Egypt’s competition watchdog has warned Uber and Careem once again against the merger. The regulator, Egyptian Competition Authority, had first warned the two companies last month against a merger amid rumors about acquisition and merger talks between them. But this time, the authority has gone a step further and said that they could slap fines of up to 500 million EGP ($28 million) per infringement on each person relevant person (read: party) involved in the deal.
Dr. Amir Nabil, Chairman of the Egyptian Competition Authority, in a statement issued last week, said, “Uber and Careem are the only ride-hailing applications available in Egypt. Any anticompetitive interaction or harmonization of their business strategies including agreement to merge has the potential to cause serious and irrecoverable damage to Egyptian competition and consumers.”
Both the companies have also been asked to notify ECA and give it 60 working days to investigate the impact and not consummate merger unless authority approves it.
“The interim measures published today aims to safeguard the advantages of the competitive structure in such an important market and prevent any competition distortion that may inflict serious damages to consumers. The measures require Uber and Careem to notify the ECA if they intend to agree to merge, and not to consummate the merger unless and until the ECA determines they may do so,” the chairman noted.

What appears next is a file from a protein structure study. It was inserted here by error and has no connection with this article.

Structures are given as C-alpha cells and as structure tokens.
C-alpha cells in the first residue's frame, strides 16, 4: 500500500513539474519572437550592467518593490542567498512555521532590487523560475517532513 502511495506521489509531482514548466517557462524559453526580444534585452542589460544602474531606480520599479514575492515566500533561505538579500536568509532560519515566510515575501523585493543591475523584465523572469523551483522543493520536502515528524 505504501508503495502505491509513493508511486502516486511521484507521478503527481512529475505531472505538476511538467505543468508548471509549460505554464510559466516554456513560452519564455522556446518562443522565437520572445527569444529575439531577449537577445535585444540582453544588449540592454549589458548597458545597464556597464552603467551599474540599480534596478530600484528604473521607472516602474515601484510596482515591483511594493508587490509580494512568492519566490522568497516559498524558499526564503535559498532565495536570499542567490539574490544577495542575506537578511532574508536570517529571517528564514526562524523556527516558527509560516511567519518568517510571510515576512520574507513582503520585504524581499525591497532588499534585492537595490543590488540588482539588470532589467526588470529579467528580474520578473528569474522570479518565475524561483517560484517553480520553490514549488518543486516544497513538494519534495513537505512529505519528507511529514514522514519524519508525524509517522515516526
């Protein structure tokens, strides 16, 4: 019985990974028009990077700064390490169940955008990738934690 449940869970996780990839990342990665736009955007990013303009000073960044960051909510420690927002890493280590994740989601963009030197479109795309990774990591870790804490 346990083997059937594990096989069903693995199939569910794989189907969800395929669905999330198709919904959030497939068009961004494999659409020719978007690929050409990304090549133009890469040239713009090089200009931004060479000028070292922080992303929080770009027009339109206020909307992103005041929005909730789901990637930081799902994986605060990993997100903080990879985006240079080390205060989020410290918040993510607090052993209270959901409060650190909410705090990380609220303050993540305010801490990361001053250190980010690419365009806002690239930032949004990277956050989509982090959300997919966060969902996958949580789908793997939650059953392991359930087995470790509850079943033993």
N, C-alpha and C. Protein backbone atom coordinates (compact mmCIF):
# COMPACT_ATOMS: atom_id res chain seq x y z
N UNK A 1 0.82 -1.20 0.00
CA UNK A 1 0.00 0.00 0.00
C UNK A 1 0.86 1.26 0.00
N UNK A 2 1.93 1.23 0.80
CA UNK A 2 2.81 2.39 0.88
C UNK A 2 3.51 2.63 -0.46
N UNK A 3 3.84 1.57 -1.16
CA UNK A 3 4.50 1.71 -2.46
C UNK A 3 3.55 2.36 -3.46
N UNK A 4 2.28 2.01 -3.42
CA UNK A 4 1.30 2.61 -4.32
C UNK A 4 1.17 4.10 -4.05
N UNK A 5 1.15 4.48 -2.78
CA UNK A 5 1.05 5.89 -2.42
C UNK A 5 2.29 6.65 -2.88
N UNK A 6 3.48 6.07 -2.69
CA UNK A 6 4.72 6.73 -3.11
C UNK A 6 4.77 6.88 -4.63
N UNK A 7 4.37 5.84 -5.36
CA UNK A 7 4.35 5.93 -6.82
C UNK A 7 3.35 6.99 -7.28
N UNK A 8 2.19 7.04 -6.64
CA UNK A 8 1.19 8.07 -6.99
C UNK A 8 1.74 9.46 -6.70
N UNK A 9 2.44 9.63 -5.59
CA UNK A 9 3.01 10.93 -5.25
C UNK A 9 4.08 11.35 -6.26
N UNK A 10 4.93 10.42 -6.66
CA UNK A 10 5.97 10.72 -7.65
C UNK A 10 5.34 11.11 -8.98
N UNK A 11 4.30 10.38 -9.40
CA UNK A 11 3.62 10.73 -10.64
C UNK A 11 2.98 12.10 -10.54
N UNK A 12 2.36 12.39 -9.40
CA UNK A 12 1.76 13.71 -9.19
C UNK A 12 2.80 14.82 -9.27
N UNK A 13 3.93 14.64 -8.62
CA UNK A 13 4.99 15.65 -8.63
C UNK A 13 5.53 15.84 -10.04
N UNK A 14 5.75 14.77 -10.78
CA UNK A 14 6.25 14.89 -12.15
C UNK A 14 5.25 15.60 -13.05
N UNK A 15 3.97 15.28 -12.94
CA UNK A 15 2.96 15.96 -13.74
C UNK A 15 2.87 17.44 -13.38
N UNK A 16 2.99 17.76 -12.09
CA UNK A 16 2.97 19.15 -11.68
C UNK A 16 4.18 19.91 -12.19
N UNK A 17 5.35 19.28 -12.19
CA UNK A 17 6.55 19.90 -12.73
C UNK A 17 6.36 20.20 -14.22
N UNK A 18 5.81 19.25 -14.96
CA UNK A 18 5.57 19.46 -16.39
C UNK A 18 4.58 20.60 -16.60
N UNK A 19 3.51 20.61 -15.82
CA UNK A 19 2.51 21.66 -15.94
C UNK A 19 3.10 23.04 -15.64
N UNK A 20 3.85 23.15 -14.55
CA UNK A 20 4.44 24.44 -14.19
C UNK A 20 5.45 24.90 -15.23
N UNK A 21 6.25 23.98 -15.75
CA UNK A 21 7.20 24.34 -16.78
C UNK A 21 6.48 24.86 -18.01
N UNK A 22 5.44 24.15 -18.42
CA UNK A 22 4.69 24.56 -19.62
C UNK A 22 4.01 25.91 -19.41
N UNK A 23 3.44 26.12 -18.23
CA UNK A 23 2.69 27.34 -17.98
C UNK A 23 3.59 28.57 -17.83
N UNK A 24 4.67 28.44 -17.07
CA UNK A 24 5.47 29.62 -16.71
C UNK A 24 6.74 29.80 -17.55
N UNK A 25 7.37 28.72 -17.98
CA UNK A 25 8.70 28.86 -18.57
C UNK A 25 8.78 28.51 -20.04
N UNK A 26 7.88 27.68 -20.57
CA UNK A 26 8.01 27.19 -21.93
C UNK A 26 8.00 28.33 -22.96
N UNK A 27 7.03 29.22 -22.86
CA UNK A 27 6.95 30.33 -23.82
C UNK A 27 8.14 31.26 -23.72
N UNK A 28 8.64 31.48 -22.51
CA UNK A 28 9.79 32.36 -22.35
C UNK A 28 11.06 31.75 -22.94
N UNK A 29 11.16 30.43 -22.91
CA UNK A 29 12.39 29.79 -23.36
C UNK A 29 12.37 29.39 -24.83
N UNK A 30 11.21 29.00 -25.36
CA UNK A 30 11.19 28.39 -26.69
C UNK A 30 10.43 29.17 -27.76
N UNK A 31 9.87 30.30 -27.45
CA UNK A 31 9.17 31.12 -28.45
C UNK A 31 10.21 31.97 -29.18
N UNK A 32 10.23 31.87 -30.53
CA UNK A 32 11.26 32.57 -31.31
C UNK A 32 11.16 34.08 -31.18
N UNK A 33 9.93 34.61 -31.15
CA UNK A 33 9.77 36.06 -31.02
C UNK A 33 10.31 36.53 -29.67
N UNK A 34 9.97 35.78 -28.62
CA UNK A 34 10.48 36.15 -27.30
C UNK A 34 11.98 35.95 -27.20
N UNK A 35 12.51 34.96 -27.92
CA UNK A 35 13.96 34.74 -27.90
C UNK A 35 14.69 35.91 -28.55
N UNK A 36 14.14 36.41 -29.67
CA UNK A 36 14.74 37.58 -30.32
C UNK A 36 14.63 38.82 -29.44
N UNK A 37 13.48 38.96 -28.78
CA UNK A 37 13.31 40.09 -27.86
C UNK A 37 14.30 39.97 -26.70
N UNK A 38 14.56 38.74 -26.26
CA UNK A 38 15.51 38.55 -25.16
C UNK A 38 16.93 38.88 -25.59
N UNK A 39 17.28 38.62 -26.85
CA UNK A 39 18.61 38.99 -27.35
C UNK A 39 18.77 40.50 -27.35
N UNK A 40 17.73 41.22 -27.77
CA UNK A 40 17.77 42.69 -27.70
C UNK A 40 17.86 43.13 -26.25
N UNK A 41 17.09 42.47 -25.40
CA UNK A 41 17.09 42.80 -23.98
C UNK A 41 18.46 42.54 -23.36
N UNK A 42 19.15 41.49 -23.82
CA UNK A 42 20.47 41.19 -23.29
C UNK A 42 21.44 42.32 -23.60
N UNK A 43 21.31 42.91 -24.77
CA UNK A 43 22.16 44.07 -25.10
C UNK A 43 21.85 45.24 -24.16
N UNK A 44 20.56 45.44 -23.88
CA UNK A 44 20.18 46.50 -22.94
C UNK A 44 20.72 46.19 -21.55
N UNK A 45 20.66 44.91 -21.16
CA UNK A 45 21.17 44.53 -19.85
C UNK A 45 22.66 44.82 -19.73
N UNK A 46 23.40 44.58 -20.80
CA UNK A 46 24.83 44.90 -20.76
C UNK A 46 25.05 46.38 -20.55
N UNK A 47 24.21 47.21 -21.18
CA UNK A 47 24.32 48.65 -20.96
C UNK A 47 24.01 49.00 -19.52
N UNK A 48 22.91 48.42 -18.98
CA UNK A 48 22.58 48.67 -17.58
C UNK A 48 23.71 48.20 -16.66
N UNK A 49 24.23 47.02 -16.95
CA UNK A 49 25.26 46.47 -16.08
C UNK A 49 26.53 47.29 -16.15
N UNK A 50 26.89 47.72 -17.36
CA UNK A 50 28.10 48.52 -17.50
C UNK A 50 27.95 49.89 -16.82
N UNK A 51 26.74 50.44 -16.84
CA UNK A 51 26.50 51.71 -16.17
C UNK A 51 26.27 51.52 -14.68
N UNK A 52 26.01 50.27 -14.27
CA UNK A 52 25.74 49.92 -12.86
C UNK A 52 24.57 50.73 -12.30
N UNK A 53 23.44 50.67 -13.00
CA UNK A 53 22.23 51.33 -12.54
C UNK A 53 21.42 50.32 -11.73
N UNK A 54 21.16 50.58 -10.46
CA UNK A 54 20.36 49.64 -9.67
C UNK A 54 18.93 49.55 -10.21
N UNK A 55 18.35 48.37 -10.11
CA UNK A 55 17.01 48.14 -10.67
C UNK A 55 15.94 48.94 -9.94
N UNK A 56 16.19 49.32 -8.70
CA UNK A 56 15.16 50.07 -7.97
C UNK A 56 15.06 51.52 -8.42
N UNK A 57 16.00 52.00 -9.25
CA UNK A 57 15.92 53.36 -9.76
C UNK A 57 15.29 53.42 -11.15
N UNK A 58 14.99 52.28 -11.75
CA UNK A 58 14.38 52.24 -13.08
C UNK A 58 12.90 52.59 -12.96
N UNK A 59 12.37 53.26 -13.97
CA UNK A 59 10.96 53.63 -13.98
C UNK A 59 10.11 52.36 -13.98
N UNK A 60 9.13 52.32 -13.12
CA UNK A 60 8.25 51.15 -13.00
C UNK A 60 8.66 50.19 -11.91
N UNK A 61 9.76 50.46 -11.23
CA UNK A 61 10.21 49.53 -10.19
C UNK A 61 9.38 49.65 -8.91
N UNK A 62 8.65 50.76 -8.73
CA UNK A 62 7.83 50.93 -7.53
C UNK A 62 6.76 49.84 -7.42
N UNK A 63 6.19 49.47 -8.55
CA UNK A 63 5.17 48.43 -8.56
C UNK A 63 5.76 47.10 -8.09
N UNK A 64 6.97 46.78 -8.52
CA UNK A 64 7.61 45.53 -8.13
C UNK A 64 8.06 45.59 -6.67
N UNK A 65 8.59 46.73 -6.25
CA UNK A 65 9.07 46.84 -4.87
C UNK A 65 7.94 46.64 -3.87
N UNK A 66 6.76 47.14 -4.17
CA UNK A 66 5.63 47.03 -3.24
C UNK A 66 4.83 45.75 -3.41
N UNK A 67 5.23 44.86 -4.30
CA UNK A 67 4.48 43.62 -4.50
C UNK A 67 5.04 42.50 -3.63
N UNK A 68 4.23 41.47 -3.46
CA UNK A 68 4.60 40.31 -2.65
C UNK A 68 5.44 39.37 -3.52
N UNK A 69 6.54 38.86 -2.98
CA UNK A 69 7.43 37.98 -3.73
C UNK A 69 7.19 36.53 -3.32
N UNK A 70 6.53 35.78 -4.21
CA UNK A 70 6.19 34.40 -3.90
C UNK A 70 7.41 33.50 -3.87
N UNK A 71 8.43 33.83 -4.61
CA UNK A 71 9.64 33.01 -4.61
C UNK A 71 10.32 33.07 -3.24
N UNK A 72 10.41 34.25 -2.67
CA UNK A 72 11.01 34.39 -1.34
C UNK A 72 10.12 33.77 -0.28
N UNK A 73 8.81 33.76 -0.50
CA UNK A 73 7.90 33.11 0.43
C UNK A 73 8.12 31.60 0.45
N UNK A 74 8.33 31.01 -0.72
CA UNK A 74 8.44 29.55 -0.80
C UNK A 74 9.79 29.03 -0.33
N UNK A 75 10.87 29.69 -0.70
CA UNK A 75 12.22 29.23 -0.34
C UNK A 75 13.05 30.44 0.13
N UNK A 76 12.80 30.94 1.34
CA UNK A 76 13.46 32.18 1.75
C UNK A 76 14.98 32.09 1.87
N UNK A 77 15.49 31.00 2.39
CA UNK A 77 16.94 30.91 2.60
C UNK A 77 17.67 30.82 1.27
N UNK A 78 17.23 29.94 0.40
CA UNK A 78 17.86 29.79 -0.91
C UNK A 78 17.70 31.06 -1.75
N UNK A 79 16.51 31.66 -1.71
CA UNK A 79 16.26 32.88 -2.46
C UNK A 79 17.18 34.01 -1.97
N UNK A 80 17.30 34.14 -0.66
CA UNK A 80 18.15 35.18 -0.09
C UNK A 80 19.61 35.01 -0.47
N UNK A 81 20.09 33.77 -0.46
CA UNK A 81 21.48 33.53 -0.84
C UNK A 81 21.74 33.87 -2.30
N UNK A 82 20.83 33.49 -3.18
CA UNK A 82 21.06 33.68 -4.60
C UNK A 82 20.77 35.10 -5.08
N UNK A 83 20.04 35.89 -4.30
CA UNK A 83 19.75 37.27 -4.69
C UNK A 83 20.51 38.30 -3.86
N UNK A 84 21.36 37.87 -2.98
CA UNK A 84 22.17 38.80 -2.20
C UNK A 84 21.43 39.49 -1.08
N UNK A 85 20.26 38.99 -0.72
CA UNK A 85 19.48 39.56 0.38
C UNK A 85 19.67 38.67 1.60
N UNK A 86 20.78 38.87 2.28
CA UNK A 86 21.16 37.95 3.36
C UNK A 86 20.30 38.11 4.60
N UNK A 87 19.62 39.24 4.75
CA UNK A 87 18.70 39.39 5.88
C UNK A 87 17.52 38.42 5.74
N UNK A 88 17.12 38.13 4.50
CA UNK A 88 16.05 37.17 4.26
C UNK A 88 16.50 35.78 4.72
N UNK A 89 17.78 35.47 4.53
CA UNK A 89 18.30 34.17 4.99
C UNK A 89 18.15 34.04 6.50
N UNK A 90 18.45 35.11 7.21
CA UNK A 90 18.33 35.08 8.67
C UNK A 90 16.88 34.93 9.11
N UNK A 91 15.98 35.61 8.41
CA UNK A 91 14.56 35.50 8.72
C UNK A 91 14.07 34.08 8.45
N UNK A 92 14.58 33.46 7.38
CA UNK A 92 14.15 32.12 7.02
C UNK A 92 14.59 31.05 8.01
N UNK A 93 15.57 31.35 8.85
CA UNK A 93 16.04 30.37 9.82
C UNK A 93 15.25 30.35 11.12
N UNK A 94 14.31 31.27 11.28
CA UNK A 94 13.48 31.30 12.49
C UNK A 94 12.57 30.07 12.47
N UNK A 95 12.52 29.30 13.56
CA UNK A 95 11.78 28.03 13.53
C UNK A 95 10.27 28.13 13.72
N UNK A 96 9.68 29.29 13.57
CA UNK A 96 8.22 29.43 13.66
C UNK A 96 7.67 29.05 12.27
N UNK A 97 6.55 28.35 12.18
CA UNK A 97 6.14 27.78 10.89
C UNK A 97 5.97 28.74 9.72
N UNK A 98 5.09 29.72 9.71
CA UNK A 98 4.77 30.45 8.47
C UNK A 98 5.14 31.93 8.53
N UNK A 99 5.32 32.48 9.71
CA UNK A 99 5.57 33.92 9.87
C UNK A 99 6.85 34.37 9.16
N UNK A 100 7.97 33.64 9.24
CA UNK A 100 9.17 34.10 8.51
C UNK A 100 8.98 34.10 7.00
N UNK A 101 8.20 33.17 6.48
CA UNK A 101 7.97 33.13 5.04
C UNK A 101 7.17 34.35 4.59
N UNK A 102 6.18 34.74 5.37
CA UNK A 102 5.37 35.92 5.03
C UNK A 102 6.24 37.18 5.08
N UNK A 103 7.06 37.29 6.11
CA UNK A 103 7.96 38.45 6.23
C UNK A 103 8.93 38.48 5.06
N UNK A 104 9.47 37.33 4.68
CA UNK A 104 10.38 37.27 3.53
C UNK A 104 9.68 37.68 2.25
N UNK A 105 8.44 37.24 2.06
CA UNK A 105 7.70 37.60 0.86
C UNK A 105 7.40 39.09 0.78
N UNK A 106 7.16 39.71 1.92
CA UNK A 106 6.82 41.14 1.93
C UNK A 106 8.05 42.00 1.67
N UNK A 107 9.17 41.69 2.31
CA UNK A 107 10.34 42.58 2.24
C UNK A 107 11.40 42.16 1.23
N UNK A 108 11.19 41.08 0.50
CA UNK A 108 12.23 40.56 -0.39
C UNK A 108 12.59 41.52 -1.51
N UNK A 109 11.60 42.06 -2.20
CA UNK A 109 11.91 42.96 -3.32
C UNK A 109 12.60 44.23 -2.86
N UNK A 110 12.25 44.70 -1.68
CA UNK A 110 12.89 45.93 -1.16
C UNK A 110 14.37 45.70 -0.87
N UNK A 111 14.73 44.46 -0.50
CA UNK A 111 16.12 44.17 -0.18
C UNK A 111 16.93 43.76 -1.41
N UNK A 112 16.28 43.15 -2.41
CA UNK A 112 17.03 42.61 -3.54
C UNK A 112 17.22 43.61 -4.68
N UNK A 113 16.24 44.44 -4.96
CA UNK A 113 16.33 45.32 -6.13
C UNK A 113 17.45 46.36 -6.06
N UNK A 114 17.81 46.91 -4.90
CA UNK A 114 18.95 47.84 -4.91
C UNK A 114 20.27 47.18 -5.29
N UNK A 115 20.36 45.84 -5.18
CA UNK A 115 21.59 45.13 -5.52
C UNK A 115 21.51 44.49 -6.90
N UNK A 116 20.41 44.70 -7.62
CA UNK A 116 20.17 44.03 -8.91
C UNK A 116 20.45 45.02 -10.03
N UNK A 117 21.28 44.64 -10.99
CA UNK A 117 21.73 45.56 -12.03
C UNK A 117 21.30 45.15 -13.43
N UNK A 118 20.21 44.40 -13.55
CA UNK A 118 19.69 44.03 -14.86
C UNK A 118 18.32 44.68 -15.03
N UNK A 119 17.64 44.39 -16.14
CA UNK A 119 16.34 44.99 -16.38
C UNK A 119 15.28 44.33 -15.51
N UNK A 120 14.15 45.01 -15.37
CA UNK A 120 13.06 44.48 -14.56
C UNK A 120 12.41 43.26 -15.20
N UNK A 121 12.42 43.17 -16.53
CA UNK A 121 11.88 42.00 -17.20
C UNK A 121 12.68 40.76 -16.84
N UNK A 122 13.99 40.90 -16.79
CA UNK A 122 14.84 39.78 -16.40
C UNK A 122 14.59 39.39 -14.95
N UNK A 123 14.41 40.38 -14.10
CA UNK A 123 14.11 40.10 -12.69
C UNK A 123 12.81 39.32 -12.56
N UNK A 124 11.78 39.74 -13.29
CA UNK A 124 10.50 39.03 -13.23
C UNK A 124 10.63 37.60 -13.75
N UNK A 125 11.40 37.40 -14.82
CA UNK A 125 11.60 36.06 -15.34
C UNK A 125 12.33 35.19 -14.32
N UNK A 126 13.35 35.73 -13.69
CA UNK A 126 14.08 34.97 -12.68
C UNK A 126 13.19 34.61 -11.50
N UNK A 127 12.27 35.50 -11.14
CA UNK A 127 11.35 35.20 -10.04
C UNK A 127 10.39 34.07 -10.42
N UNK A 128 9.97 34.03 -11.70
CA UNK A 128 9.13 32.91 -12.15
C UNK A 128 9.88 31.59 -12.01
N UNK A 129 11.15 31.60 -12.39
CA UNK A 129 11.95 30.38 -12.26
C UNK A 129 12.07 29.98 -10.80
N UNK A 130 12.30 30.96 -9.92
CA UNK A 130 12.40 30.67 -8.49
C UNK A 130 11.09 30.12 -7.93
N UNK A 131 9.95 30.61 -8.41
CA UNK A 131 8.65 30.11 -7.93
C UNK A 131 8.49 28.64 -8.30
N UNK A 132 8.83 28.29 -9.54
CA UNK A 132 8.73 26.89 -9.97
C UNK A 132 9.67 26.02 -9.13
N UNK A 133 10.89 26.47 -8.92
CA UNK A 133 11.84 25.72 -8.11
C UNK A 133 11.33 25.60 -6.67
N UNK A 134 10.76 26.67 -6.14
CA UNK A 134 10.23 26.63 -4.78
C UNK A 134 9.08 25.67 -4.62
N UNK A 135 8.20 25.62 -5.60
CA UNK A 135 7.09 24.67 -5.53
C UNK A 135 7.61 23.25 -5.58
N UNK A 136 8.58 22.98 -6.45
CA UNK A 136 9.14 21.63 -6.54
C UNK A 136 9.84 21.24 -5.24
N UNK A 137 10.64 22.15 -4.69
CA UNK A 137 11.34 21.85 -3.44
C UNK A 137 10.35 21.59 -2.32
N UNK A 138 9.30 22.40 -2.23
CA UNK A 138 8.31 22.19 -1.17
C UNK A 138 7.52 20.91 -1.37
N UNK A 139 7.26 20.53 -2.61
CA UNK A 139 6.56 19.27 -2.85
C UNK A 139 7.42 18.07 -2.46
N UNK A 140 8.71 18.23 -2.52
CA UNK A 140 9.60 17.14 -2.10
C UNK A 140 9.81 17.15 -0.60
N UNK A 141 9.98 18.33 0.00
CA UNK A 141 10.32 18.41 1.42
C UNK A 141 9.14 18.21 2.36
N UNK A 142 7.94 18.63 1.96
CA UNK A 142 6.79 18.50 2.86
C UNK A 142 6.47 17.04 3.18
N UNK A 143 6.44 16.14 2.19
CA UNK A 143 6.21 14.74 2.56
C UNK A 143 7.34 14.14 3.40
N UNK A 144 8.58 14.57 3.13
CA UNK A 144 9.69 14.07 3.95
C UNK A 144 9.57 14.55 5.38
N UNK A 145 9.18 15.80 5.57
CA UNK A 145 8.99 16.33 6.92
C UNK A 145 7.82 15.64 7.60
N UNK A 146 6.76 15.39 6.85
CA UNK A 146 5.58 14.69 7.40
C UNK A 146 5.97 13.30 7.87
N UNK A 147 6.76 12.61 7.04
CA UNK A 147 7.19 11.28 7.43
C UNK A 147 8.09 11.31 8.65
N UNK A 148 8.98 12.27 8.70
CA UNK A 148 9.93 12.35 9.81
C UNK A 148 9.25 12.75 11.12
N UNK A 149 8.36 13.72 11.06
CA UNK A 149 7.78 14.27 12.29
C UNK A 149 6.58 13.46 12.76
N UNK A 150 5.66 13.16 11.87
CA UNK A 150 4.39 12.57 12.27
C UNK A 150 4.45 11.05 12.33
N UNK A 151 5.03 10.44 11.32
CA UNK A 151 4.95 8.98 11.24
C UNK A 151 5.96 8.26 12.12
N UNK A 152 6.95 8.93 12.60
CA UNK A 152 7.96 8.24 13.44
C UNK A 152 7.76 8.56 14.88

The measures were approved by board of ECA, following an investigation that found out that Uber and Careem are each other’s closest competitors in Egypt — rides and drivers both benefit substantially from their competition and these benefits will be lost if they ceased to compete. The investigation also showed that the barriers to entry and expansion in this space are high.
The renewed warning comes less than a week after Careem raised $200 million in its latest funding round. There’s no guarantee that Careem won’t be acquired (or merge with/) by Uber eventually but after this latest funding round, there’s a strong likelihood that it won’t happen anytime soon.